The metaphors inspired by the animal world are so numerous in the financial sector that now they frequently pass unnoticed. Bears and bulls don’t require any particular explanation, but other animal metaphors are not quite as well known. Let’s look at some examples.
Fairly common is the use of black swan to indicate a rare or unexpected event. Although the metaphor was made famous by Professor Nassim Taleb in his book “The Black Swan. The Impact of the Highly Improbable”, the Roman poet Juvenal used this bird as a metaphor for something impossible. Not even crows, those prophets of doom (and not only in the world of finance), are able to predict black swans. And of course there are owls. Perhaps more rarely we hear grey rhino used to describe a critical event that’s highly probable but neglected. Often conflicting these two metaphors have returned with the coronavirus crisis given that “Many characterise the epidemic as a ‘black swan’, an event that is totally unforeseeable, but it could also be a ‘grey rhino’, an acknowledged but neglected threat”.
Always very contemporary is the adjective dovish (from dove) referring to a monetary policy, which indicates a conciliatory approach taken by the central bank. On the other side, we have hawks that favour an aggressive approach, particularly when applied to monetary policy. The most ferocious animals include those of the Nineties, when we saw the widespread use of tiger currencies to indicate those of southeast Asian countries; however, the concept of the economic tiger is still in use today and signifies “the economies of Hong Kong, Singapore, South Korea and Taiwan which, between the 1960s and 1990s, promoted industrialisation, structural changes and growth commonly considered to be successful” (Bazzucchi-Di Tommaso, 2012). Talking about animals and countries, we mustn’t forget the frequent reference to the Dragon as a symbol of China, but it’s also interesting that the acronym chosen to identify the four weakest countries in Europe – Portugal, Italy, Greece and Spain – is PIGS, not exactly a prestigious animal. The other animals that are not really positive include the elephant; because of its slowness it is often associated with institutional investors and, above all, with large-scale pension and insurance funds. Recently, the financial sector also began speaking about unicorns, referring to privately-held start-up companies with a value of at least a billion dollars, in other words truly mythological creatures.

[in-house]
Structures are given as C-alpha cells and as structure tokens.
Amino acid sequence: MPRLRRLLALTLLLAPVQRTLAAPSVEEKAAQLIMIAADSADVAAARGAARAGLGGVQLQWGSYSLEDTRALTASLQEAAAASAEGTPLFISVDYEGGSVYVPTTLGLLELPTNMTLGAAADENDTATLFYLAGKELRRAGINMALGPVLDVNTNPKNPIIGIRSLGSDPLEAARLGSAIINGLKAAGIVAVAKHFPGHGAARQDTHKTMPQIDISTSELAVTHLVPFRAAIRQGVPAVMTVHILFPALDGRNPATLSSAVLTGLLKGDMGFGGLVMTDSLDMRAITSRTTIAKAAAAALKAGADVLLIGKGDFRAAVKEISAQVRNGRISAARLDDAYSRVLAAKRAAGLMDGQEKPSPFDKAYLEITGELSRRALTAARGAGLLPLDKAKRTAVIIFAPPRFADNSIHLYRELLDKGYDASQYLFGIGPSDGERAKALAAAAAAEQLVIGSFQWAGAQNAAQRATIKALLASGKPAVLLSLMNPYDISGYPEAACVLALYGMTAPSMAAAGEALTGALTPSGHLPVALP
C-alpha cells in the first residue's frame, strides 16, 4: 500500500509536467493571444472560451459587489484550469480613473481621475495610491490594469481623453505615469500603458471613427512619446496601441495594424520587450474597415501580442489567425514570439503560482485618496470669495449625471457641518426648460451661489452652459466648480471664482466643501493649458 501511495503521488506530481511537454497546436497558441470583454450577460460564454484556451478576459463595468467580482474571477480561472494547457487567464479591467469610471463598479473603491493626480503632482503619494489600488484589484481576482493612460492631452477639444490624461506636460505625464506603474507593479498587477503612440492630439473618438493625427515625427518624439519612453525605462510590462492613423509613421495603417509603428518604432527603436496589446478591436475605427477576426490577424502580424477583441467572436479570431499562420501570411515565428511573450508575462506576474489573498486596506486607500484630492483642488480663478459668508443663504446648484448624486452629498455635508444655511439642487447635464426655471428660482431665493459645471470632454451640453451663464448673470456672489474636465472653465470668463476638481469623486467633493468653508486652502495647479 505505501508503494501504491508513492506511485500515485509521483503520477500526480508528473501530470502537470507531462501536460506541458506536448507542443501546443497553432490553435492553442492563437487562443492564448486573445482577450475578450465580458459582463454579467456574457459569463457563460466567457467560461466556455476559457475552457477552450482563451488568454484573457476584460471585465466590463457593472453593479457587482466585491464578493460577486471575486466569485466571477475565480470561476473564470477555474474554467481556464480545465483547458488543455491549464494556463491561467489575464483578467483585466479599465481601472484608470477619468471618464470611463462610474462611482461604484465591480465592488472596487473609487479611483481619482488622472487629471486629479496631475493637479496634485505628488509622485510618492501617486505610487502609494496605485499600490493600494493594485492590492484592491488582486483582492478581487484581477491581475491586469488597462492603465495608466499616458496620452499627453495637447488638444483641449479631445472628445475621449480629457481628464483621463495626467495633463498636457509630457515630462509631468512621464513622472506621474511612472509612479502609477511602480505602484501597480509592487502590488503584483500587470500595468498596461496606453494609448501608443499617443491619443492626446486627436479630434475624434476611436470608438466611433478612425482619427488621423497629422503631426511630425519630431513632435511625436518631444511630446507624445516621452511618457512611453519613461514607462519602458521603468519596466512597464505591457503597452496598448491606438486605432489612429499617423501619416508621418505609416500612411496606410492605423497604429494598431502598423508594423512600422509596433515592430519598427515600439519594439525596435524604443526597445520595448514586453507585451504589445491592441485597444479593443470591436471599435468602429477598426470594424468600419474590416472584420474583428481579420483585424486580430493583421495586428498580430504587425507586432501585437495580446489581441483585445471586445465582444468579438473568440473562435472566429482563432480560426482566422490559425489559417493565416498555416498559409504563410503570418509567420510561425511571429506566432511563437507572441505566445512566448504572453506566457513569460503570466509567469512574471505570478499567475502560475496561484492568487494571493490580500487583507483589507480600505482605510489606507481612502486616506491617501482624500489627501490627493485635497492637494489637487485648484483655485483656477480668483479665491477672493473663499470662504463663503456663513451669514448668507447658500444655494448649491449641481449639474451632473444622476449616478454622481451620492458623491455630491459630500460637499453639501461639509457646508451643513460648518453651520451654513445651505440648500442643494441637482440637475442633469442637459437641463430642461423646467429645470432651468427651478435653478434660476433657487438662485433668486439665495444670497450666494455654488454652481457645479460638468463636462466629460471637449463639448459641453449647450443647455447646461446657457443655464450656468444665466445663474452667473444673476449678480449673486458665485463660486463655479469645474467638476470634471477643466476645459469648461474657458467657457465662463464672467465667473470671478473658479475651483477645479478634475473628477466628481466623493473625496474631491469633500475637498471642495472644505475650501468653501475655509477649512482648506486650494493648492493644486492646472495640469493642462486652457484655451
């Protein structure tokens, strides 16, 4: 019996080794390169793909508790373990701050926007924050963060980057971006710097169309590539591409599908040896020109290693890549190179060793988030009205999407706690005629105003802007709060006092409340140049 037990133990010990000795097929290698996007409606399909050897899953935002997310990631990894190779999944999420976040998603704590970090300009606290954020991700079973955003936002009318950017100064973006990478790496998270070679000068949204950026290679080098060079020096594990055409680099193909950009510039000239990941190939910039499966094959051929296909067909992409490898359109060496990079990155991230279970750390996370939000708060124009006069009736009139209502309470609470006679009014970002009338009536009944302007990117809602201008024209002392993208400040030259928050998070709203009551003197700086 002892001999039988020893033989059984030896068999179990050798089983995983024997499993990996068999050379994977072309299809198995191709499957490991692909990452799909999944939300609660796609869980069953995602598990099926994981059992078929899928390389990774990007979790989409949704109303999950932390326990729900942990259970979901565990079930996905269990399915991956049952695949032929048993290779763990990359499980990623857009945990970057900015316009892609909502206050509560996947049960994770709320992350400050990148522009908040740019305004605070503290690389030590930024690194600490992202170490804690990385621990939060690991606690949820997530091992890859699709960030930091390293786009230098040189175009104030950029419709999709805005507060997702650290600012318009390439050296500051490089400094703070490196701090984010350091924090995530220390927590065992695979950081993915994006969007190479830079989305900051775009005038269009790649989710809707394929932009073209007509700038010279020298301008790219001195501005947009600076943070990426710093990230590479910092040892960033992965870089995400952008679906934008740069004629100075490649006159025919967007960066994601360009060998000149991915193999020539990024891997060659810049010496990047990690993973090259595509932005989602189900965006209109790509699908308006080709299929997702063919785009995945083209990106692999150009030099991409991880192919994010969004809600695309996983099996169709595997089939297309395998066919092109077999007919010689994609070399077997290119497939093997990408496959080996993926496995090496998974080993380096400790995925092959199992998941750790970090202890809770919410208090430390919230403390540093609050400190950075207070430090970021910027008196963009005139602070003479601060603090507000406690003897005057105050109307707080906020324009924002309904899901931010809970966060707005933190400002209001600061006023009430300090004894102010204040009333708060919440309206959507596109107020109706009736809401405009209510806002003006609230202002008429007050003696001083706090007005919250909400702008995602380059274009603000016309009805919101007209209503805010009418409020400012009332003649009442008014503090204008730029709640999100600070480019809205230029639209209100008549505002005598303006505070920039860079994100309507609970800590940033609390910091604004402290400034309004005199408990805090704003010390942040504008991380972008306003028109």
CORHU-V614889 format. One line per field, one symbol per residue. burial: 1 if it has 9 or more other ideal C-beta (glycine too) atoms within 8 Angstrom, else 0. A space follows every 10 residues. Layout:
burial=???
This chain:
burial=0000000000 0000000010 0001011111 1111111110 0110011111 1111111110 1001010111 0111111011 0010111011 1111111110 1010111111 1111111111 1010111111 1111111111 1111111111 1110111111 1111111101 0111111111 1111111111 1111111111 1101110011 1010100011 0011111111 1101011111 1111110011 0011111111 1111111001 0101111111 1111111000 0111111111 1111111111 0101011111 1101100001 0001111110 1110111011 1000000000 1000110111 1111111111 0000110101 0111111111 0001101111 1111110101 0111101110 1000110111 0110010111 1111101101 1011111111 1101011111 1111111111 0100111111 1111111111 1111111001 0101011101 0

Have you ever heard of the “dead cat bounce”? In the collective imagination, traders are often thought of as sharks and they are very well acquainted with this expression which indicates a temporary recovery that is more technical than led by fundamentals. Specifically, it occurs when the market has a brief resurgence following a severe decline, but the underlying trend remains “bearish”.
Undoubtedly everyone has heard of the sheep-flock effect, that cognitive bias that influences the decisions of investors and can lead to irrational reactions. But the herd effect indicates large numbers of investors who improvise so much that they are exposed to suffering considerable losses. Often used as synonyms for private equity, vulture or locust funds “swoop in” to a company’s capital to obtain maximum value and are the first to take flight when things go badly.
We end this review with a reference to Keynes’ “animal spirits”, those instinctive emotions that guide entrepreneurial behaviour. Keynes saw the economy dominated by the animal spirits of entrepreneurs who, because of the nature of the market itself, would not be able to foretell all the consequences of their actions and so their reactions are instinctive or based on partial and often misleading forecasts.
Of course the animals used in financial terminology outnumber the few examples listed here, but we hope we have given you an idea of the colour and variety of the financial vocabulary that professional translators like those at Arkadia Translations are able to convey in the target language. At times it may seem more practical to explain the metaphor, but maintaining the figurative language is essential if the style of the translated text is to remain alive and interesting.